A largely idle site at a downtown Lowell intersection is being transformed into a community park through the efforts of a local nonprofit.
UTEC, a Lowell-based agency that serves young adults who have been involved in the criminal justice system, is partnering with the city to create the multi-purpose outdoor space on its own property and a former triangular-shaped traffic island at the corner of Warren and Hurd streets.
When completed this spring, The Green @ UTEC — located in front of the agency’s headquarters — will feature 7,500 square feet of publicly accessible space, including a new synthetic turf lawn, a deck with picnic tables, a swing set beneath a pergola, paved paths, benches, and plantings. A perimeter fence and lighting are also planned.
“This is really an expansion of the community-building work that has been a big part of our overall mission,” said Gregg Croteau, chief executive officer of UTEC, which serves about 500 young people annually from the Merrimack Valley through outreach and programs.
In addition to being a place for local residents to enjoy the outdoors, he said the park will provide added space for the child-care program UTEC offers for the children of its young adult participants, and for community activities such as fitness classes and small concerts.
He said the largely state-funded $1.3 million project will also help revitalize a visible downtown area that has seen a loss of activity due to the relocation in 2020 of the Lowell District Courthouse from its former building on Hurd Street to the new Lowell Justice Center in the Hamilton Canal Innovation District.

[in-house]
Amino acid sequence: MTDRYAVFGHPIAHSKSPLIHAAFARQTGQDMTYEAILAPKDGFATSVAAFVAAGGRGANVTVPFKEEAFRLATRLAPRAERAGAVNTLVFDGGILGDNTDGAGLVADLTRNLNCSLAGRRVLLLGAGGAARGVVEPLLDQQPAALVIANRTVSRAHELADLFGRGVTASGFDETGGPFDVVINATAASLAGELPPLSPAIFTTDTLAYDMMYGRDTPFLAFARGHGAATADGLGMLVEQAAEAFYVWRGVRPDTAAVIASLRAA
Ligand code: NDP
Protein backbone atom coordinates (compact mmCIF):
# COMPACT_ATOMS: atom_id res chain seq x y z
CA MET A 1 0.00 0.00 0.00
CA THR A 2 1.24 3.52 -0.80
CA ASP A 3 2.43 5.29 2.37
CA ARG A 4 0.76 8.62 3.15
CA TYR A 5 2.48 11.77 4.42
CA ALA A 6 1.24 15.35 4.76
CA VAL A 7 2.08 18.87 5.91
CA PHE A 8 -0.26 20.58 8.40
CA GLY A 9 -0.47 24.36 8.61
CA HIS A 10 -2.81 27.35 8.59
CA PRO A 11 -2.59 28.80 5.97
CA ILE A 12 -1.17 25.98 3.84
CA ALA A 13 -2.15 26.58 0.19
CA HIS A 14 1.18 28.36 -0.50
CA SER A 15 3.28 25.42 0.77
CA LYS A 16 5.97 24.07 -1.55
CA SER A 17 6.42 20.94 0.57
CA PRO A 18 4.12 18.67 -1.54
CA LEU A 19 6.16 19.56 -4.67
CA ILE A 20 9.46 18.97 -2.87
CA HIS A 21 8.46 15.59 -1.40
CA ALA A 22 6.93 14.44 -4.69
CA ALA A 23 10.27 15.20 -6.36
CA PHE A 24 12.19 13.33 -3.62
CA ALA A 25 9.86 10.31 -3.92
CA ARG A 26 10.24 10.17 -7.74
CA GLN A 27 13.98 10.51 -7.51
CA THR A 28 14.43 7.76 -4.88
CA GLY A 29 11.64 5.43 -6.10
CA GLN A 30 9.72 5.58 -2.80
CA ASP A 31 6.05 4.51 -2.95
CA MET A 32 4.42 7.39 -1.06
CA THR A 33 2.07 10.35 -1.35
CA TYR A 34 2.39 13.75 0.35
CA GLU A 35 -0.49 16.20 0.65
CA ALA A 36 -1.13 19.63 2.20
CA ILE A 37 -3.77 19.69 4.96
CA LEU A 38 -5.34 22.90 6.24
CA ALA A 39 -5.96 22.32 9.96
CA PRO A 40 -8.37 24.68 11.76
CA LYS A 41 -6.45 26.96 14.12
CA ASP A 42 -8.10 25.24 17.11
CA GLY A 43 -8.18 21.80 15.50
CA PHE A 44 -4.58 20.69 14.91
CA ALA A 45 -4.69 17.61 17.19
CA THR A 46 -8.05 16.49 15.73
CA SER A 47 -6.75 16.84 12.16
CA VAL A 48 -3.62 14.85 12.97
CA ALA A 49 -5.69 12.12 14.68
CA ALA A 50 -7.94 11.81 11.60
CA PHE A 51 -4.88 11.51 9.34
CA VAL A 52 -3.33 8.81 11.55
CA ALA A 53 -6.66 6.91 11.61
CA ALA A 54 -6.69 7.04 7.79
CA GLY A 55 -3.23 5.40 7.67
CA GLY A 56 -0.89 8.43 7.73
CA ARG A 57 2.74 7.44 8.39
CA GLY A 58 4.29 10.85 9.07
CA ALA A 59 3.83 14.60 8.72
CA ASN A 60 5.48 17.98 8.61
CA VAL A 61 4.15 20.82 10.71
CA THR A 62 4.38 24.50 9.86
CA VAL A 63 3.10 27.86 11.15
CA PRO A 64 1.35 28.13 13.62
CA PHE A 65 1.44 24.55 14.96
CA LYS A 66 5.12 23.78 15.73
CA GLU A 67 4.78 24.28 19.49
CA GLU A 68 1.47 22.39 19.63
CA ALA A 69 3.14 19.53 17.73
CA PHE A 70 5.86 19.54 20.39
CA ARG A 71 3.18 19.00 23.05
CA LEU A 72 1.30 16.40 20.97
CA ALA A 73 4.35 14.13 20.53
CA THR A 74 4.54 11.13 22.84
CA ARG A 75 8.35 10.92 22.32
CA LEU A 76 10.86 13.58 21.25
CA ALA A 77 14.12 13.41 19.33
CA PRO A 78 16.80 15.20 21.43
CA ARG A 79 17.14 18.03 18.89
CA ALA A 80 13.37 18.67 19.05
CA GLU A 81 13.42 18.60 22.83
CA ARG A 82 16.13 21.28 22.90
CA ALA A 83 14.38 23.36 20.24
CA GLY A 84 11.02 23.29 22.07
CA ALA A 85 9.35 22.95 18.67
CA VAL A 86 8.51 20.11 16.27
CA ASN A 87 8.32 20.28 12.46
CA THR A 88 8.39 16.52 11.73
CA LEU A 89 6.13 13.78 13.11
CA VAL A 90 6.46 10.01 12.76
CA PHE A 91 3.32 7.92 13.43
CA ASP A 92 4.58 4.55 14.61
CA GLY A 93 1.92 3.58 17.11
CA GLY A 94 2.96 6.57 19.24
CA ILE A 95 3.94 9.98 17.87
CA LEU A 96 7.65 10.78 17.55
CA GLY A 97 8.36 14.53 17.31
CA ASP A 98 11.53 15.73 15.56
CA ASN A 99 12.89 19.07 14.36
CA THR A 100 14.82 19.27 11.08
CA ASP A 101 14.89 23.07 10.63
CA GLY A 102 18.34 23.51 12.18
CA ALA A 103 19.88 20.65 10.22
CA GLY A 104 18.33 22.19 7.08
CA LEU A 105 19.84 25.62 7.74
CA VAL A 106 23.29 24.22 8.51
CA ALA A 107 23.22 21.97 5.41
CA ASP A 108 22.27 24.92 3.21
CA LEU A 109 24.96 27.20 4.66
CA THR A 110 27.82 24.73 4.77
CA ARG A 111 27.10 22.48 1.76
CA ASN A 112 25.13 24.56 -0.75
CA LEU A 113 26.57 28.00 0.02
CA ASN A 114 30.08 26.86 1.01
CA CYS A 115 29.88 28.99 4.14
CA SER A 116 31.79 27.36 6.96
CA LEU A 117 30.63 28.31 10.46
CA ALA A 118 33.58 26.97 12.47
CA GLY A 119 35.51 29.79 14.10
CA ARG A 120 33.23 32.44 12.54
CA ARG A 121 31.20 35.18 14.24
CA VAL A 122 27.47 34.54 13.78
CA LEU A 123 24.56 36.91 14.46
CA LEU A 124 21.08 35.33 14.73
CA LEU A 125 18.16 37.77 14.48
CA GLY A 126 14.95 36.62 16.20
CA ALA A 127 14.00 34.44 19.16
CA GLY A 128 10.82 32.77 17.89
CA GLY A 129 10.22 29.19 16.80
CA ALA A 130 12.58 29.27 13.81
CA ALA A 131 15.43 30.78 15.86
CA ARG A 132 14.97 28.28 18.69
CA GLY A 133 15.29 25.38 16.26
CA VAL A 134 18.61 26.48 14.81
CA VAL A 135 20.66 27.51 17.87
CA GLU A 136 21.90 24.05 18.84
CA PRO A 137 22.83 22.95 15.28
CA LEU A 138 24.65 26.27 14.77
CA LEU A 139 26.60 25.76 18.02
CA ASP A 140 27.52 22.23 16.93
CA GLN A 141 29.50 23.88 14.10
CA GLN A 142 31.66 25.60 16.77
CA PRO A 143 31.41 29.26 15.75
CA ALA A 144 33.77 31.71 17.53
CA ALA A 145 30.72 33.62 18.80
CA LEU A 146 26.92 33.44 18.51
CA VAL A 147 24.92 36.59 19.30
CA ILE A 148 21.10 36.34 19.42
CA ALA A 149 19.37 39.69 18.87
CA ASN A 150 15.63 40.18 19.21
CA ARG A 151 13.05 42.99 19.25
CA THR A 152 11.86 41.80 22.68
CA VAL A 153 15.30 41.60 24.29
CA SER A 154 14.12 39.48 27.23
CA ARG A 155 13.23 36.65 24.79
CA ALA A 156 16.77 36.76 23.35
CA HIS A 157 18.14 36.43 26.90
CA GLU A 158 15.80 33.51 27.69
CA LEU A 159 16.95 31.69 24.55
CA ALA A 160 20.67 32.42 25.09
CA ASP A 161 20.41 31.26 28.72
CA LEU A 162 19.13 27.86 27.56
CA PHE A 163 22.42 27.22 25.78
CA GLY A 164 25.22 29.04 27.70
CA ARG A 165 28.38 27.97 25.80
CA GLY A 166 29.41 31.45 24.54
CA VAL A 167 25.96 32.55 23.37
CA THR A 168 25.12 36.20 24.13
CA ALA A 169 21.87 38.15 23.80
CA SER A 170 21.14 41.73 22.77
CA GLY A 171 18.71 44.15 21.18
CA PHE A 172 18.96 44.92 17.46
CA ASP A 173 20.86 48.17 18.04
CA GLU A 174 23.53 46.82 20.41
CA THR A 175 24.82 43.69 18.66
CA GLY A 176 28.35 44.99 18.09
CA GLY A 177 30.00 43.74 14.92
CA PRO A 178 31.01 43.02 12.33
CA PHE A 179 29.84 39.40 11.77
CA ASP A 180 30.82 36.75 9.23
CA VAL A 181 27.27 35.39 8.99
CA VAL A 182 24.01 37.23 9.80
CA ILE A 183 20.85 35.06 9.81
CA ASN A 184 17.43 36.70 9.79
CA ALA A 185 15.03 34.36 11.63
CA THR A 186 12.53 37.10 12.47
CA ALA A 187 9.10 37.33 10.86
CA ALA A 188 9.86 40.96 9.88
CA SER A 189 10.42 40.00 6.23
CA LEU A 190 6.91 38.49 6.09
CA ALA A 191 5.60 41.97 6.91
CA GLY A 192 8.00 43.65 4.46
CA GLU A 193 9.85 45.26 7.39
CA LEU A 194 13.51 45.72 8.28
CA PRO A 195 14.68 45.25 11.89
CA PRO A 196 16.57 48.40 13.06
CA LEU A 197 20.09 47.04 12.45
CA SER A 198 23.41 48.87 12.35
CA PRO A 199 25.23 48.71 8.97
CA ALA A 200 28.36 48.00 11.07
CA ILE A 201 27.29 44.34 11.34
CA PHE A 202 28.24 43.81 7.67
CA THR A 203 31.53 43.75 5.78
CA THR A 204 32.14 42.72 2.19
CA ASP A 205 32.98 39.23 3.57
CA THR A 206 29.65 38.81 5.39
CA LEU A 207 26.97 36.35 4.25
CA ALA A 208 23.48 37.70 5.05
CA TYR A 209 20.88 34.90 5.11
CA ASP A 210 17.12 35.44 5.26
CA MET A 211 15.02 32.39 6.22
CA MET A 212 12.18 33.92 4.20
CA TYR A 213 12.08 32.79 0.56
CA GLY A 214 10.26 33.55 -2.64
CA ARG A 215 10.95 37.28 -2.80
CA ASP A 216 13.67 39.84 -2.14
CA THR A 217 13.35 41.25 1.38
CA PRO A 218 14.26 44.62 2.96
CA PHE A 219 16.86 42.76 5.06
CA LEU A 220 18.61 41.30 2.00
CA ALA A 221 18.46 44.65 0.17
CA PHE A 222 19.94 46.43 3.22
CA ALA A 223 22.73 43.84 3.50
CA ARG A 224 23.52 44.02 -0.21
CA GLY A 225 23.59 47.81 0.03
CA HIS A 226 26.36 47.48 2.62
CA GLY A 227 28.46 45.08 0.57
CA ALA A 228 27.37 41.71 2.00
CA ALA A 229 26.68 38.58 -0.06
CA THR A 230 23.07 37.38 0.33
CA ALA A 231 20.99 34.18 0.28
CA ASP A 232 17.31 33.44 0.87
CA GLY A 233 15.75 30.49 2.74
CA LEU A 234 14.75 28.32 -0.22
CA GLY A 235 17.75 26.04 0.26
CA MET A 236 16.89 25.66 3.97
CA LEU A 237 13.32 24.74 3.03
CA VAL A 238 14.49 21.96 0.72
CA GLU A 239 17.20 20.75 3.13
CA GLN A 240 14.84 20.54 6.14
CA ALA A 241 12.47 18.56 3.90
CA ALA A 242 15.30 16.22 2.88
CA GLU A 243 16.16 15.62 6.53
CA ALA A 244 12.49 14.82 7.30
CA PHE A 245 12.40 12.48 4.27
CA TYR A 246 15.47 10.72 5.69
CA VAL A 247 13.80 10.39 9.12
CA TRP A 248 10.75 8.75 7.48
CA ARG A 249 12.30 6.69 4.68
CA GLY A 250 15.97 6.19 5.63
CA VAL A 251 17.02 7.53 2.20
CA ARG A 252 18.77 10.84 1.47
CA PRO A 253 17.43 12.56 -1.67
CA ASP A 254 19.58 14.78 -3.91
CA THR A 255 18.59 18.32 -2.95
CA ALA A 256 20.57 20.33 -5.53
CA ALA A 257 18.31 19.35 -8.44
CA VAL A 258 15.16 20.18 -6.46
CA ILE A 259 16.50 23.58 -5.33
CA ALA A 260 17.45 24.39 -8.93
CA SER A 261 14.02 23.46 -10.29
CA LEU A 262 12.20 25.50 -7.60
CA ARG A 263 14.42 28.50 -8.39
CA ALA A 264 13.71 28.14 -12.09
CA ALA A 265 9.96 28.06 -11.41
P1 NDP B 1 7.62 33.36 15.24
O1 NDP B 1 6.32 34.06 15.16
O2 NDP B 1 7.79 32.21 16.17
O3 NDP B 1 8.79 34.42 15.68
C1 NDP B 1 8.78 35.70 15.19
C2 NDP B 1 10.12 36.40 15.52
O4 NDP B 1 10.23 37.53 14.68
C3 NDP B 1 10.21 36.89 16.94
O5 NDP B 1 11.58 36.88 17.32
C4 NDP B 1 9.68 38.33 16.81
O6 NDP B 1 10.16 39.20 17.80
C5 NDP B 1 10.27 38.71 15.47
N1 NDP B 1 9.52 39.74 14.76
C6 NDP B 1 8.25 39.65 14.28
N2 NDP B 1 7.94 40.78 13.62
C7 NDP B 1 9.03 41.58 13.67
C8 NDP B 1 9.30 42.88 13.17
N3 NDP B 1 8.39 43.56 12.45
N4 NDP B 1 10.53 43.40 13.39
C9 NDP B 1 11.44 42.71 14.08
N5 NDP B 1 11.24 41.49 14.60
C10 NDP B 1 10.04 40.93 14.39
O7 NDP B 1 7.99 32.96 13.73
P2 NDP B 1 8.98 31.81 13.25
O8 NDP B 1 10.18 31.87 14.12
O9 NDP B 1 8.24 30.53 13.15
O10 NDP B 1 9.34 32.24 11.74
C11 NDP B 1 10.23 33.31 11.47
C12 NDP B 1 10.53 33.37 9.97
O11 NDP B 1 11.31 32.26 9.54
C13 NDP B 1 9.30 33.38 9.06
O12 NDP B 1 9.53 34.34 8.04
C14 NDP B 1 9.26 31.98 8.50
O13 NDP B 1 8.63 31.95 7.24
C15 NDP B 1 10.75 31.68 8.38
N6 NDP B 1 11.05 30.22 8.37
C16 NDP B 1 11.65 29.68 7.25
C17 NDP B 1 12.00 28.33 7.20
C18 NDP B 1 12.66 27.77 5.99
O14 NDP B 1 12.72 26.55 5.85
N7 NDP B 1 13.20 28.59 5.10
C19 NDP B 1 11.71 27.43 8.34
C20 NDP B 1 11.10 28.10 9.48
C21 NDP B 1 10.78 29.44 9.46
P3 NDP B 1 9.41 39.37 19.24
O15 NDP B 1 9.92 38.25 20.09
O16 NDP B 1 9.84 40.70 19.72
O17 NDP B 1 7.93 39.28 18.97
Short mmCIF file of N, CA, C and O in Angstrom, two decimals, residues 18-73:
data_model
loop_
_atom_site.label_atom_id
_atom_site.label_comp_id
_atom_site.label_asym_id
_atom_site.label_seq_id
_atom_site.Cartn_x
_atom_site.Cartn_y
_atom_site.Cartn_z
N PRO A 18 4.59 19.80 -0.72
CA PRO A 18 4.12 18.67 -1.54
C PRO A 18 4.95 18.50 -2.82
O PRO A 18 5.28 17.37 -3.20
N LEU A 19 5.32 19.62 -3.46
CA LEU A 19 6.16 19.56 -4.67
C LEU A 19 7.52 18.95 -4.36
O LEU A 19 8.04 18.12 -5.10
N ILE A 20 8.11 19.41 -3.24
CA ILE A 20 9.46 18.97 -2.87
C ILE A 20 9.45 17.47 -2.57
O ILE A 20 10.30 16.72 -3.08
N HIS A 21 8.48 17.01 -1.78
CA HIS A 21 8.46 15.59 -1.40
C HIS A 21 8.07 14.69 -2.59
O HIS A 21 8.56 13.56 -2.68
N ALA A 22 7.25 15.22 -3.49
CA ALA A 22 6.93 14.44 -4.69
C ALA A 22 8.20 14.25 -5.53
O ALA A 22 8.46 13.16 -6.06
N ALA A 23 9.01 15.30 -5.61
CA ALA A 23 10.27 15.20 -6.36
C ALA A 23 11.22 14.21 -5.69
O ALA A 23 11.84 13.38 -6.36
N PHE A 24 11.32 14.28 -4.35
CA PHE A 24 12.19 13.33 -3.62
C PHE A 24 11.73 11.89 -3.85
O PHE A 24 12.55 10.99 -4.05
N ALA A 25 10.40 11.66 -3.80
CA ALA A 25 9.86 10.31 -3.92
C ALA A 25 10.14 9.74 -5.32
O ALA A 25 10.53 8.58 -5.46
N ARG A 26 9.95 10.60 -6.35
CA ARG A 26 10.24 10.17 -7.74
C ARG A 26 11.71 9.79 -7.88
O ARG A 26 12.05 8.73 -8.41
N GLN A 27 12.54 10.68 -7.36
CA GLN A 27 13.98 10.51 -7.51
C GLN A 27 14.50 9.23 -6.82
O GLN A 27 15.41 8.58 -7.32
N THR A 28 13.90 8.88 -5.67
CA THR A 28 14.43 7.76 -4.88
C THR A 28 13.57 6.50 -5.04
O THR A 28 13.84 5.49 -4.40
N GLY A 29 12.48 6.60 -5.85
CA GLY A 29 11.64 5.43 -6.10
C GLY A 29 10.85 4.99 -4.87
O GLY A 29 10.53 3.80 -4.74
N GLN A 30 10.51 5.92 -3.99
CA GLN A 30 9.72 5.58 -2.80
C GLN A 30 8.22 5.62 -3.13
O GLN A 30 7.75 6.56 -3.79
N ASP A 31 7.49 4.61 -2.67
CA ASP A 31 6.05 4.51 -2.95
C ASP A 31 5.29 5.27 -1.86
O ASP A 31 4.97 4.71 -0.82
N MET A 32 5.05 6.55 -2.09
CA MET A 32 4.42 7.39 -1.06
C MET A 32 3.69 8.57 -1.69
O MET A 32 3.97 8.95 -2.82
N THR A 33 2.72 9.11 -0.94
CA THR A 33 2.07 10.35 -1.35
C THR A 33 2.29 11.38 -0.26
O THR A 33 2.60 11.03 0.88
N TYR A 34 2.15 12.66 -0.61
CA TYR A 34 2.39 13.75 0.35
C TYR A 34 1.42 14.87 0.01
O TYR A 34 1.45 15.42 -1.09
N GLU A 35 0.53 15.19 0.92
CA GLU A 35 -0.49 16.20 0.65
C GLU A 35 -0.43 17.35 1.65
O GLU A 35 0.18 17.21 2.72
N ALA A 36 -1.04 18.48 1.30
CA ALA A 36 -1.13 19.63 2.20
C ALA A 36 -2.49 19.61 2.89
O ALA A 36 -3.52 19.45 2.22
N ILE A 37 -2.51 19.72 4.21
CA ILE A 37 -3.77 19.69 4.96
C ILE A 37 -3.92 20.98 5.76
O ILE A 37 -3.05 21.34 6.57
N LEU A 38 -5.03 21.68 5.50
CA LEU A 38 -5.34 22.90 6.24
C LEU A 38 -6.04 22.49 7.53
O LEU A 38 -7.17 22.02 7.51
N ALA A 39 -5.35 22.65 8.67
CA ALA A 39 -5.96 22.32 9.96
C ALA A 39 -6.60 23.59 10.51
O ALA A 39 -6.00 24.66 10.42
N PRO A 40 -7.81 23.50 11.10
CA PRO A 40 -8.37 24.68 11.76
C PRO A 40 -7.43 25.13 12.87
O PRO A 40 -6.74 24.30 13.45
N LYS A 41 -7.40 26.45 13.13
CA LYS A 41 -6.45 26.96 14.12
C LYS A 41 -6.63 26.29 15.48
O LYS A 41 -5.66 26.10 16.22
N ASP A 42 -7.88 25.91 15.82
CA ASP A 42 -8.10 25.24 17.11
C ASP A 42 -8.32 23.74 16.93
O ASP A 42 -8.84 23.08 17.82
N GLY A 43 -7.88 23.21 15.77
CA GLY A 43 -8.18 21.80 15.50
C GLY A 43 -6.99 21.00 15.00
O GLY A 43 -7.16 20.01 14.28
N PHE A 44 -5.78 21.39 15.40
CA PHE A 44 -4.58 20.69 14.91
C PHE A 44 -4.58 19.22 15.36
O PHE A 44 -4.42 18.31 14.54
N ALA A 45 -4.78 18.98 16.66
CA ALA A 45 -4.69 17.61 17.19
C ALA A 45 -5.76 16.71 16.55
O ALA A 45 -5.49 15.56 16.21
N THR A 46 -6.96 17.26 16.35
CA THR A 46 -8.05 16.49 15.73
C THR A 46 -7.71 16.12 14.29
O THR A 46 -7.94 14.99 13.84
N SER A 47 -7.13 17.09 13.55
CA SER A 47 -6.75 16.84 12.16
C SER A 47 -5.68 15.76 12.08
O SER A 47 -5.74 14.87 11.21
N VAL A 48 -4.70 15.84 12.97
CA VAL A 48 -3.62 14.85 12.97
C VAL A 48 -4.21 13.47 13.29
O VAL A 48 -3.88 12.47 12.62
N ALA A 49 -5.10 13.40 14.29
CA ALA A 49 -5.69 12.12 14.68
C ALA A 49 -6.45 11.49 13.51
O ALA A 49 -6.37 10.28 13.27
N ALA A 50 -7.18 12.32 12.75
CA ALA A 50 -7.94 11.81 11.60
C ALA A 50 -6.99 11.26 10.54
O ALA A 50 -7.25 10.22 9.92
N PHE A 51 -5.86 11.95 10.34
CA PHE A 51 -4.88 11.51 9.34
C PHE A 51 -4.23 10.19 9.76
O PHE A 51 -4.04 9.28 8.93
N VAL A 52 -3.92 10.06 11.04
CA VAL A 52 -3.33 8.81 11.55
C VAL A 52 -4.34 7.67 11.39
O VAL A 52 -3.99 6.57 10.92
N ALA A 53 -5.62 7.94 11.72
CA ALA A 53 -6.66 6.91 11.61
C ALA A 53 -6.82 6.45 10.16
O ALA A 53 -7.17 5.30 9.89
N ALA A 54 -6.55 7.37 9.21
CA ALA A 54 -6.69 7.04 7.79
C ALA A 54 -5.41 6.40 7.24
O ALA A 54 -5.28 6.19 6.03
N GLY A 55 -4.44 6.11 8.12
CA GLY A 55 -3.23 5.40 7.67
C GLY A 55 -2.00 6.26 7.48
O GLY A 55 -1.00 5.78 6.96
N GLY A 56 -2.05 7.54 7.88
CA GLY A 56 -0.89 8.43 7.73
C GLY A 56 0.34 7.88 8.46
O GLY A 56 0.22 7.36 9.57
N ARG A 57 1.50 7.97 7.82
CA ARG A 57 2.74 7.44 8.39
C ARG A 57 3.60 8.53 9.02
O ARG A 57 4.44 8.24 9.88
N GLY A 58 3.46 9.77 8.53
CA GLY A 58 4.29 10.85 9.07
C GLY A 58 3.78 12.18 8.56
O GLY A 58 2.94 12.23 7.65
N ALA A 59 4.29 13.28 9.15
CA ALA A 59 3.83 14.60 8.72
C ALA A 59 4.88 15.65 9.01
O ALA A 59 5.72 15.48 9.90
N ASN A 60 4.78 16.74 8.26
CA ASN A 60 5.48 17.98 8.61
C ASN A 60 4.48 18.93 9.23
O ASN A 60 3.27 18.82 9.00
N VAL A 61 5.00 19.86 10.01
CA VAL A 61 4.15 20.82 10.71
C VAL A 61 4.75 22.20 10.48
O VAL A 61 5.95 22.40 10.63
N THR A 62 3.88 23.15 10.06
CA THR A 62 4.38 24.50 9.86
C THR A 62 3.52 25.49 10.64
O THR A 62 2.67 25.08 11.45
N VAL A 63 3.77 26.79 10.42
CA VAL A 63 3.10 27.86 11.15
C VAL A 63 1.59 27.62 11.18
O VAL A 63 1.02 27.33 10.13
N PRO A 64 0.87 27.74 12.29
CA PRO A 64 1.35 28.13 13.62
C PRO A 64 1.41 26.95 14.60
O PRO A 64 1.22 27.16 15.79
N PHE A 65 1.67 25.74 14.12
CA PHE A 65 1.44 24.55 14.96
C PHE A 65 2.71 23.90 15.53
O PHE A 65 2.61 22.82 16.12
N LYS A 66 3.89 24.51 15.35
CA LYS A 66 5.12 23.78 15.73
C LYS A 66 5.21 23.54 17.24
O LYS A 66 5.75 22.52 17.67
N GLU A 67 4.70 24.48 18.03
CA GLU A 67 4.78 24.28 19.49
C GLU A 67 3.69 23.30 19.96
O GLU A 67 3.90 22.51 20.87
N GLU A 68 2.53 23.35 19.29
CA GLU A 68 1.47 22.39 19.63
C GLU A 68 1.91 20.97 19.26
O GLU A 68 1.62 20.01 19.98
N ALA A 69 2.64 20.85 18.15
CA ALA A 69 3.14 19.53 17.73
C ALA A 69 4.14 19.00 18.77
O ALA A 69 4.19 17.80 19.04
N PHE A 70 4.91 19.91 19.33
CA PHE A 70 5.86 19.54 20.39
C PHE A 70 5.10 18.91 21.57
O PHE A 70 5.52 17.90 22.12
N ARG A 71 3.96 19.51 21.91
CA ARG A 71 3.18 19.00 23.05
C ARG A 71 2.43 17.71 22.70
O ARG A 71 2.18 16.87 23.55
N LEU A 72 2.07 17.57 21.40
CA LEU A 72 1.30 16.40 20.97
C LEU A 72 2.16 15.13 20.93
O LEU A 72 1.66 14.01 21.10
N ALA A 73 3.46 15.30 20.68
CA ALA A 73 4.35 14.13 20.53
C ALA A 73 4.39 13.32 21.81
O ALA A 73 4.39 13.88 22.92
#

The Green @ UTEC is being built on a small lawn owned by UTEC and the adjacent former city-owned traffic island. Under a memorandum of understanding, Lowell is allowing UTEC free use of its property while UTEC will manage the overall site, according to Christine McCall, assistant city manager and director of the Department of Planning and Development in Lowell.
“This has always been an underutilized space,” Croteau said of the UTEC and city properties. “We saw an opportunity to help advance economic development for the city while simultaneously creating a really unique community space that would help advance our work with young adults.”
While planning began prior to COVID-10, Croteau said the project — designed by landscape architect Lemon Brooke — will also provide an enhanced outdoor area for UTEC’s child-care program and in general help meet the growing community demand for outdoor gathering spaces spurred by the pandemic.
“We are very excited about the project,” McCall said, noting that in addition to enhancing a downtown open space, the project involves needed drainage improvements and will improve pedestrian safety by upgrading crosswalks and reducing the frequency of motorists taking illegal left turns at the intersection.
“UTEC is a great organization and a great partner so we are happy to support their efforts,” she added.
The project, which includes new sidewalks and utilities, is being largely funded by a $1.09 million state grant awarded through the MassWorks Infrastructure program, and $38,555 provided by MassDevelopment. UTEC is seeking private donations to raise the remaining $150,000 needed to pay for amenities not covered by the grants.
Founded in 1999, UTEC works to reduce recidivism among its target population. In addition to direct outreach, the agency provides social enterprises that offer its participants job training; high school equivalency classes; case management and mental health care; the child-care center; and a social advocacy program.
Croteau said when UTEC renovated its headquarters in 2012, the 1839 former church became the nation’s oldest building to earn a LEED Platinum rating for its environmentally friendly features.
“To have a unique headquarters and then to have the Green @ UTEC right next to it makes the park project even more special,” he said. “We’re really excited to see it happen.”
John Laidler can be reached at email@example.com.